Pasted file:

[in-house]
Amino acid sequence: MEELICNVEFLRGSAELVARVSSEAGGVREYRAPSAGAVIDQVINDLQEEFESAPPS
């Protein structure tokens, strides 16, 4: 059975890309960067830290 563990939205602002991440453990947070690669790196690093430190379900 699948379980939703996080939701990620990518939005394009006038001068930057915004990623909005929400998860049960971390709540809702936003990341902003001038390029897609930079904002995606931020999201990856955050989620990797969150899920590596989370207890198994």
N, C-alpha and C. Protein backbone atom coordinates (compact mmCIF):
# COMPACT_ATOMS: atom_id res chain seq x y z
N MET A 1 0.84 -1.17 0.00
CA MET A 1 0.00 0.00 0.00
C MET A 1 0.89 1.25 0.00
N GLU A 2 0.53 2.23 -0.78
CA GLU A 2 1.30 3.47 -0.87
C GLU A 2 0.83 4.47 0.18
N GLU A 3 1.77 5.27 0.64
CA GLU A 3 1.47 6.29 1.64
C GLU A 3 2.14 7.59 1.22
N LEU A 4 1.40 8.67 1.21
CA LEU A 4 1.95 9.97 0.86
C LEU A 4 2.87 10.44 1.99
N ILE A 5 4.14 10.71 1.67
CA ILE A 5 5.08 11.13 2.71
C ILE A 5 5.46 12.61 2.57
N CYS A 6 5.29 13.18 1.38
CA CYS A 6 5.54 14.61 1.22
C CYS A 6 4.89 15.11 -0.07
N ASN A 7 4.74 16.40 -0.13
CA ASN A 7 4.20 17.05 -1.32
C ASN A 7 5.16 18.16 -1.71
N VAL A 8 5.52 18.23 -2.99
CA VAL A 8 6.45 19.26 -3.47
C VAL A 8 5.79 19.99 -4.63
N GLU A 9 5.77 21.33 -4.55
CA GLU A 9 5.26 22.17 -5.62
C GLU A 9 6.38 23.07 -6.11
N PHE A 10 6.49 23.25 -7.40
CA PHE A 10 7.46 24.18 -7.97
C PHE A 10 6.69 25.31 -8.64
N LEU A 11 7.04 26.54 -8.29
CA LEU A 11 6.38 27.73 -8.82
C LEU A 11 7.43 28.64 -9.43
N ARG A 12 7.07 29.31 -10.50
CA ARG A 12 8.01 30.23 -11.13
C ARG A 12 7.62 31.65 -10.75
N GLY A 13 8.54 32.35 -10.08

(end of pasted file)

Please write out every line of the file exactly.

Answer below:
[in-house]
Amino acid sequence: MEELICNVEFLRGSAELVARVSSEAGGVREYRAPSAGAVIDQVINDLQEEFESAPPS
């Protein structure tokens, strides 16, 4: 059975890309960067830290 563990939205602002991440453990947070690669790196690093430190379900 699948379980939703996080939701990620990518939005394009006038001068930057915004990623909005929400998860049960971390709540809702936003990341902003001038390029897609930079904002995606931020999201990856955050989620990797969150899920590596989370207890198994």
N, C-alpha and C. Protein backbone atom coordinates (compact mmCIF):
# COMPACT_ATOMS: atom_id res chain seq x y z
N MET A 1 0.84 -1.17 0.00
CA MET A 1 0.00 0.00 0.00
C MET A 1 0.89 1.25 0.00
N GLU A 2 0.53 2.23 -0.78
CA GLU A 2 1.30 3.47 -0.87
C GLU A 2 0.83 4.47 0.18
N GLU A 3 1.77 5.27 0.64
CA GLU A 3 1.47 6.29 1.64
C GLU A 3 2.14 7.59 1.22
N LEU A 4 1.40 8.67 1.21
CA LEU A 4 1.95 9.97 0.86
C LEU A 4 2.87 10.44 1.99
N ILE A 5 4.14 10.71 1.67
CA ILE A 5 5.08 11.13 2.71
C ILE A 5 5.46 12.61 2.57
N CYS A 6 5.29 13.18 1.38
CA CYS A 6 5.54 14.61 1.22
C CYS A 6 4.89 15.11 -0.07
N ASN A 7 4.74 16.40 -0.13
CA ASN A 7 4.20 17.05 -1.32
C ASN A 7 5.16 18.16 -1.71
N VAL A 8 5.52 18.23 -2.99
CA VAL A 8 6.45 19.26 -3.47
C VAL A 8 5.79 19.99 -4.63
N GLU A 9 5.77 21.33 -4.55
CA GLU A 9 5.26 22.17 -5.62
C GLU A 9 6.38 23.07 -6.11
N PHE A 10 6.49 23.25 -7.40
CA PHE A 10 7.46 24.18 -7.97
C PHE A 10 6.69 25.31 -8.64
N LEU A 11 7.04 26.54 -8.29
CA LEU A 11 6.38 27.73 -8.82
C LEU A 11 7.43 28.64 -9.43
N ARG A 12 7.07 29.31 -10.50
CA ARG A 12 8.01 30.23 -11.13
C ARG A 12 7.62 31.65 -10.75
N GLY A 13 8.54 32.35 -10.08